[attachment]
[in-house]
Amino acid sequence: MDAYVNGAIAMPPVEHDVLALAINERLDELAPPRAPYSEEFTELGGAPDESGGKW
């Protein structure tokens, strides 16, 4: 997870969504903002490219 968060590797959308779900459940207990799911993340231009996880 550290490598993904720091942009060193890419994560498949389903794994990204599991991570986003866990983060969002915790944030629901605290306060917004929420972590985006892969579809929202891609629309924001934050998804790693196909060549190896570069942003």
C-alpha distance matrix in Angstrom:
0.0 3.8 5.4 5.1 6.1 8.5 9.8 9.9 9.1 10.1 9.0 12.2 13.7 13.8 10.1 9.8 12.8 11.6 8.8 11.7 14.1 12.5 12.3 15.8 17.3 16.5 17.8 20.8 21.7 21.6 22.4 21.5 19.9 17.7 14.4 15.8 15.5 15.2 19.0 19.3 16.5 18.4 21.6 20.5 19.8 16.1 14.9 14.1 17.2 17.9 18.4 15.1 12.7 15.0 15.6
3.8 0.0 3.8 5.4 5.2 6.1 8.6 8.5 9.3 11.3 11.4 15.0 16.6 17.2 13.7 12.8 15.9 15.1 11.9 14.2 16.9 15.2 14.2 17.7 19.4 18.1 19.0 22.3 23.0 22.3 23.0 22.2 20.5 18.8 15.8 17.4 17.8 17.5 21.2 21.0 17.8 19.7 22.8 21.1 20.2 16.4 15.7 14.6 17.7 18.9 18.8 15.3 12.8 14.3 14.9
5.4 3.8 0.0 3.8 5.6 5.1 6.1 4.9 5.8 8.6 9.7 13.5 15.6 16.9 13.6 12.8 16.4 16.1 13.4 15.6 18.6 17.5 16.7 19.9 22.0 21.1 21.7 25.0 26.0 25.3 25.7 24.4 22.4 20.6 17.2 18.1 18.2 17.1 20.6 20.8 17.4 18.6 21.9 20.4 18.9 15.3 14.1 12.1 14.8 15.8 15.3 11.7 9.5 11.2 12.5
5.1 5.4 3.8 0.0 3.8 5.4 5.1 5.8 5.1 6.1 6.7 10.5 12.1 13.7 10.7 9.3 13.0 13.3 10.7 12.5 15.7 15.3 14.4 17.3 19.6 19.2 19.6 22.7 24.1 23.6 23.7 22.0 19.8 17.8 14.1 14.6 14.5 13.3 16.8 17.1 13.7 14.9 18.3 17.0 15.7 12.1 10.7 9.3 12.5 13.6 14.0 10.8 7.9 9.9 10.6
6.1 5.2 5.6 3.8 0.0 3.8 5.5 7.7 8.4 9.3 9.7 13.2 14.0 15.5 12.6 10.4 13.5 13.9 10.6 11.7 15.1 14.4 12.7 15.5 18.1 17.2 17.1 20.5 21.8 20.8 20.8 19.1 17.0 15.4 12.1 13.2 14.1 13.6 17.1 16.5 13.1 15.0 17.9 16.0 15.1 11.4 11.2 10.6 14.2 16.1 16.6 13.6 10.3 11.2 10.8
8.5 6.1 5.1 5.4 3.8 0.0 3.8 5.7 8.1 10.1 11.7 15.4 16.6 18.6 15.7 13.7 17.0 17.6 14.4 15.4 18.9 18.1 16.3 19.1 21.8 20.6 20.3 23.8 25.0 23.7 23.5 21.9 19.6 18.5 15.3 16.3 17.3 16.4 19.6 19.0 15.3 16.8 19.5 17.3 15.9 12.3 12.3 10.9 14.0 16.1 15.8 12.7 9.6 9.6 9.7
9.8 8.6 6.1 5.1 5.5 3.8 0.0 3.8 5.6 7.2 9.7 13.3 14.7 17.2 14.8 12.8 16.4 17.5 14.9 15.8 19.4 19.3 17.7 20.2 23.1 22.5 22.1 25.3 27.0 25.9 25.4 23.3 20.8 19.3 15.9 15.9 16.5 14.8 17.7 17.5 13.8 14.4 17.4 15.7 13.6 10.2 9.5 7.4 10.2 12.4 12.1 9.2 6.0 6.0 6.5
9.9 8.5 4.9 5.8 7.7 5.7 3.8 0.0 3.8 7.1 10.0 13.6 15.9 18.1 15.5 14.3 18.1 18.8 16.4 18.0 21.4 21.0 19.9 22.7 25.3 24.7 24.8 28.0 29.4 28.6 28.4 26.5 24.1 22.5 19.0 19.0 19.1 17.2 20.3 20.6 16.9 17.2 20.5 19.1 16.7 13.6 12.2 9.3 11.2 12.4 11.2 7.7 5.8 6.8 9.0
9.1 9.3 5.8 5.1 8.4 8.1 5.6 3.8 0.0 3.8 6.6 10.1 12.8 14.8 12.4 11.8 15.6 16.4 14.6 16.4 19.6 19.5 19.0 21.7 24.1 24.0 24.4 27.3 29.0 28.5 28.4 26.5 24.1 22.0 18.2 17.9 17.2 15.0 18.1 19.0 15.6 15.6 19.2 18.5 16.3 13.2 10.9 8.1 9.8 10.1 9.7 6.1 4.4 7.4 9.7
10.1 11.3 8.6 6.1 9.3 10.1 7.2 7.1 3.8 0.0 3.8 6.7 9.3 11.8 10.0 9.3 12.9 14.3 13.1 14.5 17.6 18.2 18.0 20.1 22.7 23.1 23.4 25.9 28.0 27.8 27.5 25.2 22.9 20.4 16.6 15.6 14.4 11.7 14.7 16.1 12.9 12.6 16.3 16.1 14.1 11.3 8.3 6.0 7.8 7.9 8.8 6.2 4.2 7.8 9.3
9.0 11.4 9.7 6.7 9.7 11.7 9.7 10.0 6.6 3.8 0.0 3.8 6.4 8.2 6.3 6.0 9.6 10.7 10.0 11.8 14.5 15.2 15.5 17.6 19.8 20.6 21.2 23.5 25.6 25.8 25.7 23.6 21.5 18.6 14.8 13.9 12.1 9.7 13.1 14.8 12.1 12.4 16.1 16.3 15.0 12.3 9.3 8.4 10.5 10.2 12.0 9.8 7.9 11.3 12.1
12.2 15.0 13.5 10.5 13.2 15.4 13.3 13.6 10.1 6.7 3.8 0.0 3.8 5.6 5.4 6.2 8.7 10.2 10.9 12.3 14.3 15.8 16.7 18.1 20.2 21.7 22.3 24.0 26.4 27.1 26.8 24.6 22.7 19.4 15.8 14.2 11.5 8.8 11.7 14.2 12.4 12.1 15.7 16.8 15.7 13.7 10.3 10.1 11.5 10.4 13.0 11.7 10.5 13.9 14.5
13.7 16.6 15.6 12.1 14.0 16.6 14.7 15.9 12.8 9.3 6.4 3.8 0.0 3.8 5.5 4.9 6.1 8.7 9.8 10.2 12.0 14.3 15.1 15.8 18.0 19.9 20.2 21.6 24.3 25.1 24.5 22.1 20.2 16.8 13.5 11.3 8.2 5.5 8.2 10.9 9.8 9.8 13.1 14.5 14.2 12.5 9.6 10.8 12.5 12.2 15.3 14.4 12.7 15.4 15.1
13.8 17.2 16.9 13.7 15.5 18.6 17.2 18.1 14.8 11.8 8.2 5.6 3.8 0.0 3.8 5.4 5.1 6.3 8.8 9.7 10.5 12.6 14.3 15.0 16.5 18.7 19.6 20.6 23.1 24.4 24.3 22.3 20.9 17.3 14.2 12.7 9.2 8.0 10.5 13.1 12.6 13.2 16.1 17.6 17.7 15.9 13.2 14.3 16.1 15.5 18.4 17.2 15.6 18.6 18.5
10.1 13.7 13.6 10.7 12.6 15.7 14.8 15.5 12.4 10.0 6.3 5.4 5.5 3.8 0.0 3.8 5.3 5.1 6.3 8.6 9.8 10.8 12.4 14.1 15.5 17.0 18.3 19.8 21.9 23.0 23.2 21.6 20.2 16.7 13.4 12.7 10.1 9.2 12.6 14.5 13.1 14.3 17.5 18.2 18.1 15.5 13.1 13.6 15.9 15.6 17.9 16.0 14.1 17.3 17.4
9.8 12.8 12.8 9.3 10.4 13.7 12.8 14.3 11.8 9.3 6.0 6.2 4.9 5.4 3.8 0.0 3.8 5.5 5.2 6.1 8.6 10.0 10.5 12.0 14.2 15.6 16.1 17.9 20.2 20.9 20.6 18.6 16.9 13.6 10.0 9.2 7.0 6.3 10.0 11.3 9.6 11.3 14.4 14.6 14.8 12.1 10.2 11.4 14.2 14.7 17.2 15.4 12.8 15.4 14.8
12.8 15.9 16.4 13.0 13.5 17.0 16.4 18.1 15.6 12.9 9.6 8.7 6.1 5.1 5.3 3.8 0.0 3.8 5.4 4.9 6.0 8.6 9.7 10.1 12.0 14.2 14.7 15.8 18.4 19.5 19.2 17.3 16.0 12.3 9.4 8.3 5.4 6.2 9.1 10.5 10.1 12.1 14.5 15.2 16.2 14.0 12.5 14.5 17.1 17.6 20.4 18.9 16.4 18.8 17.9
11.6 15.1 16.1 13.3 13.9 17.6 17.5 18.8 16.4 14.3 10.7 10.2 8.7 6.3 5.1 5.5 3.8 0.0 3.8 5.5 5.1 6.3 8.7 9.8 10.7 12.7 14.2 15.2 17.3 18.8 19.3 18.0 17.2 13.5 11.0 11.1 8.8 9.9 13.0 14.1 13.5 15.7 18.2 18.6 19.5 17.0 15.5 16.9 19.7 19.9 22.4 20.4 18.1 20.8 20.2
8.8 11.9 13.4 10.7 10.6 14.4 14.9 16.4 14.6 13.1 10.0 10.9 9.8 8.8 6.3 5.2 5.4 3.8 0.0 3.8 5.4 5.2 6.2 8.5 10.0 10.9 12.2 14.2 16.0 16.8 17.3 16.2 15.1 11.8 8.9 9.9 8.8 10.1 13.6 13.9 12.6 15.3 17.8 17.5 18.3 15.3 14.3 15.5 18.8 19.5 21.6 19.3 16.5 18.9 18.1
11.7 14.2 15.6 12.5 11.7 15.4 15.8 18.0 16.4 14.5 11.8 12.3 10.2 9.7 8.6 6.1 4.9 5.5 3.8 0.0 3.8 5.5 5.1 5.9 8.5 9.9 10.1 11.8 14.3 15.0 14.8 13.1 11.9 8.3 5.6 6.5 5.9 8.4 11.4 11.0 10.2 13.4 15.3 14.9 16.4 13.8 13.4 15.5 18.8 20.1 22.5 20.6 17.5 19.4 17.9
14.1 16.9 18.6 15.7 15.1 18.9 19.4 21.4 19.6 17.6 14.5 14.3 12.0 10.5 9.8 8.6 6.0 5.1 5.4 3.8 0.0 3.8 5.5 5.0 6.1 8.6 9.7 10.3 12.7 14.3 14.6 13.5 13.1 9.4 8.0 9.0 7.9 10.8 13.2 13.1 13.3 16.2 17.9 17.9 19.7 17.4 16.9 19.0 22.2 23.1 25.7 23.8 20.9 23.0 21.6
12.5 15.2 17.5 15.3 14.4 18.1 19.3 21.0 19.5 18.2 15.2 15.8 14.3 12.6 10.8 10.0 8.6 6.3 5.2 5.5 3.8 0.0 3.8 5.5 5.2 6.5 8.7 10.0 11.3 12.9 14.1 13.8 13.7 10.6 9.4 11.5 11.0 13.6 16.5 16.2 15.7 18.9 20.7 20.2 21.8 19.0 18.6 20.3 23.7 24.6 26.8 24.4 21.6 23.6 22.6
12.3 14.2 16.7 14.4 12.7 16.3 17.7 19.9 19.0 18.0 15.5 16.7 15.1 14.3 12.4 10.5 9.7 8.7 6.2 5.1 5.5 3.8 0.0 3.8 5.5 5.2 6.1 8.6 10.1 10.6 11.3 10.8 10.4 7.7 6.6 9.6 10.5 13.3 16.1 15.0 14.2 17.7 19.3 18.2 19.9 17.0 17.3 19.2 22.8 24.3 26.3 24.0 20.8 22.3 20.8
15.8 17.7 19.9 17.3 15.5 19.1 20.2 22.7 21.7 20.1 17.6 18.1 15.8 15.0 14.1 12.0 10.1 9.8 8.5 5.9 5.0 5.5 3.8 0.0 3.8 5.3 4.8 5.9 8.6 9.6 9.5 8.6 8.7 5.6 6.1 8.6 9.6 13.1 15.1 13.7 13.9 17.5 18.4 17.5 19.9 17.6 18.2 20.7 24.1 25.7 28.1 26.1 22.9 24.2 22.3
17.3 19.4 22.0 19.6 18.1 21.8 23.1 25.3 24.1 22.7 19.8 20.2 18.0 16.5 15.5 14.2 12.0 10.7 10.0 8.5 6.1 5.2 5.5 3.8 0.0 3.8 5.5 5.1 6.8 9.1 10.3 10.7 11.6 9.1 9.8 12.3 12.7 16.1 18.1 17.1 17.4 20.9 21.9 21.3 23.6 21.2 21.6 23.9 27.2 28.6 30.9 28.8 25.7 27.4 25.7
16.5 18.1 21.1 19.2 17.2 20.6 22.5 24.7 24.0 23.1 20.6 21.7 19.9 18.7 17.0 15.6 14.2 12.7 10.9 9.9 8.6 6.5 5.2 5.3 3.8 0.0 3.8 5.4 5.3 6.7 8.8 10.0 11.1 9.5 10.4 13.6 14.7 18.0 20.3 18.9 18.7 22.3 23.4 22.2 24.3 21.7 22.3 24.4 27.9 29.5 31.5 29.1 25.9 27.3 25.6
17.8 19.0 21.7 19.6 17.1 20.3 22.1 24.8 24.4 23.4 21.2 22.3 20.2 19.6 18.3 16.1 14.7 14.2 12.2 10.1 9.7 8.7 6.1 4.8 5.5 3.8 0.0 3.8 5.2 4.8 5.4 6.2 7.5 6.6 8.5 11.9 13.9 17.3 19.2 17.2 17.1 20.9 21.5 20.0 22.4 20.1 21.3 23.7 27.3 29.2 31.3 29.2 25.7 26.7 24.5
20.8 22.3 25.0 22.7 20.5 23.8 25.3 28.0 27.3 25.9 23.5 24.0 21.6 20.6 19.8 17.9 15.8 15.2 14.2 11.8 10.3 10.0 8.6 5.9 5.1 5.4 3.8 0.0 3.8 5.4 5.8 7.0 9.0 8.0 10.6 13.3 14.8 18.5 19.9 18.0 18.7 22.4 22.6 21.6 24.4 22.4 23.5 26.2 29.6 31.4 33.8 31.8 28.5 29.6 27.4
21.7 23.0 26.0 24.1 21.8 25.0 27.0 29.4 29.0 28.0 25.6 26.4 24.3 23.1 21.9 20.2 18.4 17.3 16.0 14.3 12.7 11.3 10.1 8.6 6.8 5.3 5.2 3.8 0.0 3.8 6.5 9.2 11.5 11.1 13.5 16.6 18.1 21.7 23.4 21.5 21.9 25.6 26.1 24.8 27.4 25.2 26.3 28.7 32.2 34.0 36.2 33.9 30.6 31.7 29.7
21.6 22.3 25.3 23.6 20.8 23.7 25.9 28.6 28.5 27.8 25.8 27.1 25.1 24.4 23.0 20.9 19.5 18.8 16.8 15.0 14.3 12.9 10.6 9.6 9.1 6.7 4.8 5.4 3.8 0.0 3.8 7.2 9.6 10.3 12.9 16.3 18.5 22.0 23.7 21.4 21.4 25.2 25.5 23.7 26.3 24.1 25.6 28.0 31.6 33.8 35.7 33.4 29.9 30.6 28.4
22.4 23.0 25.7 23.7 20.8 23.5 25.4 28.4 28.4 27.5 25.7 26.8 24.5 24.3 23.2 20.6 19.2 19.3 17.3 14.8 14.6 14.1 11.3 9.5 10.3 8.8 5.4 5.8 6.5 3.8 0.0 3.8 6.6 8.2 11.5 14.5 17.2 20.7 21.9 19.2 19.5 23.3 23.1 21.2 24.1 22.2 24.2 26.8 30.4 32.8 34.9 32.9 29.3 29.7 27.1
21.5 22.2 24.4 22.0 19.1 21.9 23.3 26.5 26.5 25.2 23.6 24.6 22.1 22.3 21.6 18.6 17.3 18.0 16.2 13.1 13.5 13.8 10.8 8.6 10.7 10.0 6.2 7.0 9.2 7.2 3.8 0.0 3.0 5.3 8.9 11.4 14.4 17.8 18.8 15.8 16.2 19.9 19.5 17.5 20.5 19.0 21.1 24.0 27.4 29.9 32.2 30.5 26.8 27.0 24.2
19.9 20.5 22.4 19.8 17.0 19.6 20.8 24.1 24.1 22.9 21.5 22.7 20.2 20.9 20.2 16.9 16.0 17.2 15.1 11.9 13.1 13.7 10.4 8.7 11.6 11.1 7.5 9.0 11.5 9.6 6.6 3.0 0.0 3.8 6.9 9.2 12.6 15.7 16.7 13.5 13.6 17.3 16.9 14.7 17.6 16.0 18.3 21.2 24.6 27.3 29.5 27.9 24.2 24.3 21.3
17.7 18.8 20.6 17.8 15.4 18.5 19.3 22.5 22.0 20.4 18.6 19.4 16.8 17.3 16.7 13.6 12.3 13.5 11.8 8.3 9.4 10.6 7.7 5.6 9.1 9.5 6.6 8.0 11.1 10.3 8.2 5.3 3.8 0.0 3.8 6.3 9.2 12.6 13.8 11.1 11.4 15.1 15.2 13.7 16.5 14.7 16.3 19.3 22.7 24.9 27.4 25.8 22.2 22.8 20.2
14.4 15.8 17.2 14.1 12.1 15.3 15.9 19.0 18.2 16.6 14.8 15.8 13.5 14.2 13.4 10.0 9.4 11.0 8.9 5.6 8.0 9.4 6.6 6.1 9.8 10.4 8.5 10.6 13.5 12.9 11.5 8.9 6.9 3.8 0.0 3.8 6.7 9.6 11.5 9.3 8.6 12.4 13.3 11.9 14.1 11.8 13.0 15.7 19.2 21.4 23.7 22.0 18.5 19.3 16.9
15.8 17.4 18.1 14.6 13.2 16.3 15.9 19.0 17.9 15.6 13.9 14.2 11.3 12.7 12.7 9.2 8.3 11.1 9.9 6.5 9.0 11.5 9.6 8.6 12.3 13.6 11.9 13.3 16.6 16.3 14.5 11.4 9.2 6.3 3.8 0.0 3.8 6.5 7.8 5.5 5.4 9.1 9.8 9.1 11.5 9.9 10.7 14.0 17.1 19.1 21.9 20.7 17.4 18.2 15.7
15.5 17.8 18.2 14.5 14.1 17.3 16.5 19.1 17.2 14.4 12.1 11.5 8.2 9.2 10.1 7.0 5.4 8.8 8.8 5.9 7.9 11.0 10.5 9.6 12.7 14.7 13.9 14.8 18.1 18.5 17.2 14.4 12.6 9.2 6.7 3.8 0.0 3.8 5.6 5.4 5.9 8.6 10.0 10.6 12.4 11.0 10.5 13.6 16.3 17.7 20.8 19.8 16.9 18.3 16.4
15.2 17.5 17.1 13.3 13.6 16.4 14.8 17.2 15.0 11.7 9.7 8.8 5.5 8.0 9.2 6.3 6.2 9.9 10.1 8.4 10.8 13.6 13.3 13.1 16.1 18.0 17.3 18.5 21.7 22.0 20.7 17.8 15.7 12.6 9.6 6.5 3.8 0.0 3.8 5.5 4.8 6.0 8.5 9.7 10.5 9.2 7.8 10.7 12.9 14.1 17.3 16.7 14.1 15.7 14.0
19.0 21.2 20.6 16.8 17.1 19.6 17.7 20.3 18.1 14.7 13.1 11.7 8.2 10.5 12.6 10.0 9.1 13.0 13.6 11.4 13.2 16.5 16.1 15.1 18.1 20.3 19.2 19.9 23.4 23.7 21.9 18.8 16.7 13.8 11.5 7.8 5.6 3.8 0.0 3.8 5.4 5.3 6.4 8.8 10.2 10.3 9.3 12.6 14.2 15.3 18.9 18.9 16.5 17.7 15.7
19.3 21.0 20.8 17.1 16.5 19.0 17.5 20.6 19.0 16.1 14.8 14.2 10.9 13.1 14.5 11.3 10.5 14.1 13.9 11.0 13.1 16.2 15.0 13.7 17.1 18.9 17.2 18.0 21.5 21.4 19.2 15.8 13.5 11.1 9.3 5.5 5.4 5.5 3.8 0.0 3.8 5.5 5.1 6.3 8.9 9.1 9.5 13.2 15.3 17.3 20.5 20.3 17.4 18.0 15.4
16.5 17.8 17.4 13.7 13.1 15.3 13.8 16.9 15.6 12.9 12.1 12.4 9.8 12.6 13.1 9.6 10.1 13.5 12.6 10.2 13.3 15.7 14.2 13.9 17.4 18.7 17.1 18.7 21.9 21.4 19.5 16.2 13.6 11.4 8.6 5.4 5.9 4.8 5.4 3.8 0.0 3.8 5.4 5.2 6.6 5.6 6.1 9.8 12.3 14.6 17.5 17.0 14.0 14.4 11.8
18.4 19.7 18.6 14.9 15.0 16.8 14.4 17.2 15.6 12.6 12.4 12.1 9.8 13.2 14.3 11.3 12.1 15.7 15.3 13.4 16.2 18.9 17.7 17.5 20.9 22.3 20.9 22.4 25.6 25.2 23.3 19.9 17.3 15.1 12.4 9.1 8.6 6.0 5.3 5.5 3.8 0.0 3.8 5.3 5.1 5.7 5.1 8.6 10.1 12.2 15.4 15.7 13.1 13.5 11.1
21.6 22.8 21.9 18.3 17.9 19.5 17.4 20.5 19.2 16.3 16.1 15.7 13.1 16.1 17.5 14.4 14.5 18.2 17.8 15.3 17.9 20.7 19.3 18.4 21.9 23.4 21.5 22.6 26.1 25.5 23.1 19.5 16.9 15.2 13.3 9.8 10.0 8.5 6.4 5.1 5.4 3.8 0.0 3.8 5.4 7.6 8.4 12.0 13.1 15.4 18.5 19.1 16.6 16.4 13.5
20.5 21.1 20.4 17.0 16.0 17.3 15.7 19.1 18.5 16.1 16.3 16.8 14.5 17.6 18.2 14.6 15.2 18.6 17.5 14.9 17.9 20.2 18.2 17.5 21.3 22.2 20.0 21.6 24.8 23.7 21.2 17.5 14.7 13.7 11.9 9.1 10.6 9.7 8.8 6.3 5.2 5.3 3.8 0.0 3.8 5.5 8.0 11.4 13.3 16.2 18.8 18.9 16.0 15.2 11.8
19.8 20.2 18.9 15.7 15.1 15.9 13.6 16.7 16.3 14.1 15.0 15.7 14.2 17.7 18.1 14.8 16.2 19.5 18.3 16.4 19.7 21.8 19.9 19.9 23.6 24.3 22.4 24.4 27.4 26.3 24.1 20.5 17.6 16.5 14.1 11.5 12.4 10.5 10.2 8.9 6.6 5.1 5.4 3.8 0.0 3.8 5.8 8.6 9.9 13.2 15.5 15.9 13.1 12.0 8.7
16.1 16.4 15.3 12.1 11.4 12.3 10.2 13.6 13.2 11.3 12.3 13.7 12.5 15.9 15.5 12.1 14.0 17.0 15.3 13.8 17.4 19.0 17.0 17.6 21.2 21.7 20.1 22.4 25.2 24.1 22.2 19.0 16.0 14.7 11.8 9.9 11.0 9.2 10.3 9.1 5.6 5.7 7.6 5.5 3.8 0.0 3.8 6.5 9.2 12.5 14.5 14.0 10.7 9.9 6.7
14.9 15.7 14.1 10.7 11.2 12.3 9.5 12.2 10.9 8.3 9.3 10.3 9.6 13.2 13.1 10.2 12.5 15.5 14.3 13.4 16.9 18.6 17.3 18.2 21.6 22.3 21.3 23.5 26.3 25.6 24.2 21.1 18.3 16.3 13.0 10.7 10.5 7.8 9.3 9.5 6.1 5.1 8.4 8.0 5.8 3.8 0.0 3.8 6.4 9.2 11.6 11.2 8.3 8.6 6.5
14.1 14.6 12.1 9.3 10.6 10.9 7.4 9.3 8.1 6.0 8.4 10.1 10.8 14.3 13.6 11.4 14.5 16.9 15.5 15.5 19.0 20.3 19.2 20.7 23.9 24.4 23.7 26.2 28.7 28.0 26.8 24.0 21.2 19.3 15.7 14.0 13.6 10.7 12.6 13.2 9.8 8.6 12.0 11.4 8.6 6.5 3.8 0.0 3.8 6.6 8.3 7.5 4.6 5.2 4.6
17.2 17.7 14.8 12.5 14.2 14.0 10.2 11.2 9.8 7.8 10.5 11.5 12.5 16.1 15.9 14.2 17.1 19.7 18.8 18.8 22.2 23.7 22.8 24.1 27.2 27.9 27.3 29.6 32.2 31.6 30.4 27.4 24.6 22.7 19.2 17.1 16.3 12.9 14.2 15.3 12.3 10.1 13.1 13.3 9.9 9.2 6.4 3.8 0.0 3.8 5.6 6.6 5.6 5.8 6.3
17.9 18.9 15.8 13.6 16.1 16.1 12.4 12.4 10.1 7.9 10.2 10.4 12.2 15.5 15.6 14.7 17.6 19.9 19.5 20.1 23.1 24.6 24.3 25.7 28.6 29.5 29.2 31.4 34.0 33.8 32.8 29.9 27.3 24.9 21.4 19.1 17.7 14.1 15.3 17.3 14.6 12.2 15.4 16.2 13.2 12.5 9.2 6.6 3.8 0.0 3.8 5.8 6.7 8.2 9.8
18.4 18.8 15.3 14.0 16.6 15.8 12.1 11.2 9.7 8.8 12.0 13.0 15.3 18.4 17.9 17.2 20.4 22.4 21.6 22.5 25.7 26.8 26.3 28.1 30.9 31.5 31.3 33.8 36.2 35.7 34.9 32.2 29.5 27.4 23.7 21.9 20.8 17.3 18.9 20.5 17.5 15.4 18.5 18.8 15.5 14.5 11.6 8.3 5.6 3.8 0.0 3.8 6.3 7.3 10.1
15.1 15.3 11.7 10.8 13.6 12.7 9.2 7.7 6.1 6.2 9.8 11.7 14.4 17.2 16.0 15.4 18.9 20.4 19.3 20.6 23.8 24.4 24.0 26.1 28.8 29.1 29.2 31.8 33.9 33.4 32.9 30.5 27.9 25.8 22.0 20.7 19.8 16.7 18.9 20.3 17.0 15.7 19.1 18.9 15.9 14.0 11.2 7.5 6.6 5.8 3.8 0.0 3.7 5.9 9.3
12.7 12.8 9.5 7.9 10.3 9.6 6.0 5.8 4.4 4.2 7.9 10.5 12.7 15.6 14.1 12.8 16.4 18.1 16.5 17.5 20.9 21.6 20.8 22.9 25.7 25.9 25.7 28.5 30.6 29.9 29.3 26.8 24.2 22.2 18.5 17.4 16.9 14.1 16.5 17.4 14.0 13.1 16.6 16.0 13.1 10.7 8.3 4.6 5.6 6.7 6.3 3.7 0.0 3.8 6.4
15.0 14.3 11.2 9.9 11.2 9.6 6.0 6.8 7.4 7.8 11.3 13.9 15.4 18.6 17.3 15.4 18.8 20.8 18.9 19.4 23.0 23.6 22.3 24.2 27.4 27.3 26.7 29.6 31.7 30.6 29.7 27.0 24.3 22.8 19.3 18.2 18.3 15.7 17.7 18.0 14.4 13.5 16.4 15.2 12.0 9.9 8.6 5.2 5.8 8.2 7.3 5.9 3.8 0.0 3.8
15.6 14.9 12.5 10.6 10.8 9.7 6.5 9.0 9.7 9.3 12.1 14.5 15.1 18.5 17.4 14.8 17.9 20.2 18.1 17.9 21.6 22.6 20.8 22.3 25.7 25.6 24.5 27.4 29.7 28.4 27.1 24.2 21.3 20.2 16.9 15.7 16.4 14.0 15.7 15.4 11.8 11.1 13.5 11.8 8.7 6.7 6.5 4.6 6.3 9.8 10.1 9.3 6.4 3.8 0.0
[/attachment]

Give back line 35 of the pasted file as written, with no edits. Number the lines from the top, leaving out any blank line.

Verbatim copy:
22.4 23.0 25.7 23.7 20.8 23.5 25.4 28.4 28.4 27.5 25.7 26.8 24.5 24.3 23.2 20.6 19.2 19.3 17.3 14.8 14.6 14.1 11.3 9.5 10.3 8.8 5.4 5.8 6.5 3.8 0.0 3.8 6.6 8.2 11.5 14.5 17.2 20.7 21.9 19.2 19.5 23.3 23.1 21.2 24.1 22.2 24.2 26.8 30.4 32.8 34.9 32.9 29.3 29.7 27.1